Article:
Food: One of the highlights of traveling is the wonderful and varied food. We ate so well I can’t say I lost weight. Especially in Southeast Asia and Europe where there are so many choices of food and everything is so incredible. Lee was so excited for Italy. Pasta has always been his favorite and upon arriving in Italy he declared he was finally “home”. We were also constantly on the move and very active and I felt healthier than ever before. I have noticed that in most of the 3rd world countries and in Europe the markets are so full of fresh food and the people always walk everywhere. It makes me wonder how we got so far away from it in the US.

Under the sea: We have had the chance to scuba dive over 25 times this year. I got certified when I was 18 and I have done more dives this year than the rest of my lifetime combined. I could do a blog entry just on comparing the beauty of each reef from Fiji, Australia, Bali and Thailand. Suffice to say that I have been as happy underwater as anywhere else on earth. I’m so glad we can do this activity as a family as it has been a truly amazing experience. The kids have become excellent and experienced young divers and it is fun that we can share this activity together. I expect and hope we will continue this sport for many years to come.

History: History comes alive when you travel. You can actually see the impact of exploration, migration, slavery and war on the faces of the people and the architecture of the cities. This is fascinating and enlightening.

Environment: If I wasn’t an environmentalist before this trip, I am surely one now. The impact of humanity on our world is staggering. Many places are far better at being environmentally friendly than we are. We visited several places and animals that I truly believe won’t exist in 25 years. I’m scared by what I saw. The impact of humanity and the lack of respect for our earth home is frightening. I hope something changes. I’ll be doing my part.

Togetherness: Living together and schedule free is a new concept to all of us. If you knew our lives a year ago we were about as committed to a busy schedule as anybody gets. Between school, work, volunteer-projects and sports we kept a very active daily schedule. Both our kids played select soccer so most weekends we could be found divided in two different cities texting play by plays. The past six months we were together 24 hours a day and at times in a room not much bigger than my old minivan. It amazes me that despite being together all the time we are never at a loss for conversation, we tend to actually enjoy each other’s company and really don’t miss the schedules at all. We are a real family. We fought plenty. Life was typical in those ways. But we are closer because of this experience. We were home less than 24 hours when Laney suggested we all play Monopoly. This makes me happy.

Sleep: I have noticed that we got more sleep than any of us ever did at home. I always heard about sleep deprivation buy we really did get 8+ hours every night. The kids are aware of how much sleep they really need. It will be hard to get it in as school, homework and sport commitments in the US do not make it easy for children to get 8-10 hours sleep that their bodies need.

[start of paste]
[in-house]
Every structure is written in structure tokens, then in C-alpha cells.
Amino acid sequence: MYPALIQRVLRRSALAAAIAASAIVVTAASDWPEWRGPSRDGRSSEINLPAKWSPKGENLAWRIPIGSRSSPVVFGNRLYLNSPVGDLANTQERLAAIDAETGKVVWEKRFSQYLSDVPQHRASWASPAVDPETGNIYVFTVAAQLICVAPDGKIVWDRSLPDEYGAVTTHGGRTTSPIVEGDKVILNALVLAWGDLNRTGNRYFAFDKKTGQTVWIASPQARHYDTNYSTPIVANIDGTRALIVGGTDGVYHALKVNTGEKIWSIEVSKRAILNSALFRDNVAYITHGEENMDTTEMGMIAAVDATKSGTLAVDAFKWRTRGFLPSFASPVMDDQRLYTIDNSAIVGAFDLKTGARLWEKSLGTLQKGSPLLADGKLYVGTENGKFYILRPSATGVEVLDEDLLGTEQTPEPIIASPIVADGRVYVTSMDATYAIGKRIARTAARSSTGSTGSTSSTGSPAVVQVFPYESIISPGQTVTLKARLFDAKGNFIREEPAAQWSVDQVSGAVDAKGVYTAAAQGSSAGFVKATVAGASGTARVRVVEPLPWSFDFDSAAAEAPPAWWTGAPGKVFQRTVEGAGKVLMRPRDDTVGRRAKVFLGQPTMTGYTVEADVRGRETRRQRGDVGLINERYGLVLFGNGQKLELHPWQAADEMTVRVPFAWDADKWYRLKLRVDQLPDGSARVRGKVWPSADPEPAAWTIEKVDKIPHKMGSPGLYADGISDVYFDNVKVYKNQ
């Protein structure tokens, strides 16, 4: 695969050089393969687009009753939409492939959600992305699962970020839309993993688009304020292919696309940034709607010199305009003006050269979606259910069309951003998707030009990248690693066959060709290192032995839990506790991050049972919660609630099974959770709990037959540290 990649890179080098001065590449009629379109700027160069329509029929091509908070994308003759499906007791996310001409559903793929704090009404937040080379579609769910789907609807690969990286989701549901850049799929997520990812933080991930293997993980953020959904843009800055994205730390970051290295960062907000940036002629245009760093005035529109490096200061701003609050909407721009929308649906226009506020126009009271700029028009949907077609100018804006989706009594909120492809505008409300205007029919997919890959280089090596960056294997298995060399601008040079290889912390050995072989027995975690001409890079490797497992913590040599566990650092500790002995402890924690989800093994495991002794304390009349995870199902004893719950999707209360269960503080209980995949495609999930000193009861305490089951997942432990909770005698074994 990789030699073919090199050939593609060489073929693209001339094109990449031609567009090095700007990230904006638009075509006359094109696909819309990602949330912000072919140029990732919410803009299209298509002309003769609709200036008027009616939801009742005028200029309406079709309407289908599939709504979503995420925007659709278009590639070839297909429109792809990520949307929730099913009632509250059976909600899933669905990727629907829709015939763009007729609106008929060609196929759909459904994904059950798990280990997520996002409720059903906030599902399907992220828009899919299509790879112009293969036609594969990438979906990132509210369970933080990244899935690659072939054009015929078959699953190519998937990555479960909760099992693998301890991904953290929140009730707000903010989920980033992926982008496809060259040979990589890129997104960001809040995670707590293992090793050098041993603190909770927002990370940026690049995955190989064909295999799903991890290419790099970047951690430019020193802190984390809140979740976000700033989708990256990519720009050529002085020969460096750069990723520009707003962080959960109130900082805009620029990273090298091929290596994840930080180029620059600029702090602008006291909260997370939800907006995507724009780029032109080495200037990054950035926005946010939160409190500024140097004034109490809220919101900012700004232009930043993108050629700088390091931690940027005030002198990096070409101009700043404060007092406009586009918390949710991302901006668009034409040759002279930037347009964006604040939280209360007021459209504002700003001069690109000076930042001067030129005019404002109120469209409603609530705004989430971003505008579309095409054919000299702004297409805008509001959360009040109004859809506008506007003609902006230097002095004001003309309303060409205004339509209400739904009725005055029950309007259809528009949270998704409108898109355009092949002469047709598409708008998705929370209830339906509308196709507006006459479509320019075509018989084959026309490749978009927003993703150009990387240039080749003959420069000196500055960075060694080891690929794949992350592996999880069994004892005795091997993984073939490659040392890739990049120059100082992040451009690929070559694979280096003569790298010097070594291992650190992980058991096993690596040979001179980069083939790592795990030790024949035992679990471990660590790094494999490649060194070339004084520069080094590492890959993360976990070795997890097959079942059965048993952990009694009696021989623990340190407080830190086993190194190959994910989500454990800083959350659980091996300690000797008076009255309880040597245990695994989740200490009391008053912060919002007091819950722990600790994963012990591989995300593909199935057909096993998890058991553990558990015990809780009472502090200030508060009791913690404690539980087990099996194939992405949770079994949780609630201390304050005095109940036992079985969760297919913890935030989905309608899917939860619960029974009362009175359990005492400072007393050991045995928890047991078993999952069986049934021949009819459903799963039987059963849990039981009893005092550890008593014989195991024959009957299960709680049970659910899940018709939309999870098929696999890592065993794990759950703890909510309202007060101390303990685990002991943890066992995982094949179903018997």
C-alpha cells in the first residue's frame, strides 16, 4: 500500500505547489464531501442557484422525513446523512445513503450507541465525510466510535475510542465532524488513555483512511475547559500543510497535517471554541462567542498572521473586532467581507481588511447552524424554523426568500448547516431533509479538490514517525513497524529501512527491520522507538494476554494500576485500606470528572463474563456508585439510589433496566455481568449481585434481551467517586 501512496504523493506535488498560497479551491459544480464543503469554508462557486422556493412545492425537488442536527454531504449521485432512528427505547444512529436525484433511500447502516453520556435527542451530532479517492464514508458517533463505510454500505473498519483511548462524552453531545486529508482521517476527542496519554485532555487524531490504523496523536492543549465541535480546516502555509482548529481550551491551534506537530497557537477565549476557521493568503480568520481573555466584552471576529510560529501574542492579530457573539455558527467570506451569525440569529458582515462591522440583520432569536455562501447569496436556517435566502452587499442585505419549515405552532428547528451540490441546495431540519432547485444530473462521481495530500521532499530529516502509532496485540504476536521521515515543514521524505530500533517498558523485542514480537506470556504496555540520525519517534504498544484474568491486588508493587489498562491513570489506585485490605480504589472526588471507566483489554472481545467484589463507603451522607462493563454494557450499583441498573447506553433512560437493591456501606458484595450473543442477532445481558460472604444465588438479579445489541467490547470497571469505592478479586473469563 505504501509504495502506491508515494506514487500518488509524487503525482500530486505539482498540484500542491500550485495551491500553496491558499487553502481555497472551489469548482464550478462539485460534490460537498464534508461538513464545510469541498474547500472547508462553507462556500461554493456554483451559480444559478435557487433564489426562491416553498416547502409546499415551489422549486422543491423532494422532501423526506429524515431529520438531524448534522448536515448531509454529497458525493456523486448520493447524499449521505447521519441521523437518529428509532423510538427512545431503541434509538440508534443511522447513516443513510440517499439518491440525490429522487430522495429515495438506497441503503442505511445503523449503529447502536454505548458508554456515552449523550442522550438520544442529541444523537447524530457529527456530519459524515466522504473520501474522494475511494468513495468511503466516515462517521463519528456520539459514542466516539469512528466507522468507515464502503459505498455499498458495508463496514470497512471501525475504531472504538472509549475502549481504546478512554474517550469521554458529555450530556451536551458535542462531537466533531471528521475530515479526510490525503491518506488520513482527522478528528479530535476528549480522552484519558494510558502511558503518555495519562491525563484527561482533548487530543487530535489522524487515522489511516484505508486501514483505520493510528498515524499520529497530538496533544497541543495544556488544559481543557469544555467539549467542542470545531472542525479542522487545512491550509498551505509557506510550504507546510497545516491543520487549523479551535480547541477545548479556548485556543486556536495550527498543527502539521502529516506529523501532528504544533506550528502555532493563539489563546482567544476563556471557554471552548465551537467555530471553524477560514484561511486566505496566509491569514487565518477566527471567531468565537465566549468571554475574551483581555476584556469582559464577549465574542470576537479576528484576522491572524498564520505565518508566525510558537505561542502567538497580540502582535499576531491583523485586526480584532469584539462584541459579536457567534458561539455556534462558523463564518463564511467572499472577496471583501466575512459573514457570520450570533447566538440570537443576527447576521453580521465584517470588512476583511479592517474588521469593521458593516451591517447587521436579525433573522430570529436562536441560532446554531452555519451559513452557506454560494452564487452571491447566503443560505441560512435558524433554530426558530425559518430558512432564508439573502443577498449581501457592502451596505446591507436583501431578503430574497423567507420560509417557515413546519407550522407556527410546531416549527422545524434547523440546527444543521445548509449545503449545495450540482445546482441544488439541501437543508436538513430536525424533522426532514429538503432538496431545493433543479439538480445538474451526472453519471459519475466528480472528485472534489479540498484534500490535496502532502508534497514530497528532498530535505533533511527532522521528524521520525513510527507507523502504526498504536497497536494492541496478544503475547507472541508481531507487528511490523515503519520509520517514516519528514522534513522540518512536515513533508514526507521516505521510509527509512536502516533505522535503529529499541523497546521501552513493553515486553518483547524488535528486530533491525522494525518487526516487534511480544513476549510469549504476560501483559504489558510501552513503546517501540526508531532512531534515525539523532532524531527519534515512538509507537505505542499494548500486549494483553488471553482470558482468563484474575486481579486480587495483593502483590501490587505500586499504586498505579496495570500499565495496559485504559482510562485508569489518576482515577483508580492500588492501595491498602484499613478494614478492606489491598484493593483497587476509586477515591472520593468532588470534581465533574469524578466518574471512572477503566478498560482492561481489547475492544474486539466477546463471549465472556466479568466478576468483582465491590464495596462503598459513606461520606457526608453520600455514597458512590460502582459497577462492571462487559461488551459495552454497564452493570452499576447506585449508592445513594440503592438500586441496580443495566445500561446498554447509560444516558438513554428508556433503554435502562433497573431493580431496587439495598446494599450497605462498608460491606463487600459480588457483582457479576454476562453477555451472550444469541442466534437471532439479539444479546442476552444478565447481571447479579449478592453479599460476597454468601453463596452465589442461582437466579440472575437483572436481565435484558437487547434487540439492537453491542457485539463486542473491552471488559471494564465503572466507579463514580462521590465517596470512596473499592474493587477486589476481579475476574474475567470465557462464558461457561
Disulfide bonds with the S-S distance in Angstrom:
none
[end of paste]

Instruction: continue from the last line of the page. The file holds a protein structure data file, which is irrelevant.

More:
Cussing: If you are thinking about traveling anywhere in the world be aware that your kids will be exposed to all sorts of language. I’m not just talking about the inevitable slip-ups that are part of being together for a year together. Australians curse like sailors. (Well, some of them are sailors! ) Australians curse all the time. It’s part of the language there. I even heard the Target lady describe on a loud speaker that one of the toys was a “Hell of a lot of fun”. They won’t curb their language for your kids as they expect you curse with your kids too. So be aware. In Southeast Asia, we had many experiences in several different countries where locals would be speaking to us in broken English and suddenly drop the “F bomb” right in mid-sentence. It is my hypothesis that most of these people learn their English from movies (and Australians) and believe Americans cuss all the time. They just use swear words for emphasis and don’t think anything about it. They probably don’t even know what they mean.

In summary, we have enjoyed the past ten months as much as any time period in the life of our family. We have done many amazing things, but more importantly we have done them together. We are a closer family for it. Our greatest souvenirs from this year will be out closeness and our memories of these adventures. While we have suffered heartbreak at times (most notably the untimely loss of David’s father and my cousin Craig) we have been uniquely connected and able to support one another.

We have also taken from those experiences the important lesson that life is short and every day is precious. Taking advantage of the time we are given is critically important and to do otherwise wasteful. More importantly, we hope to bring the same renewed sense of adventure and appreciation to our lives back in Lexington.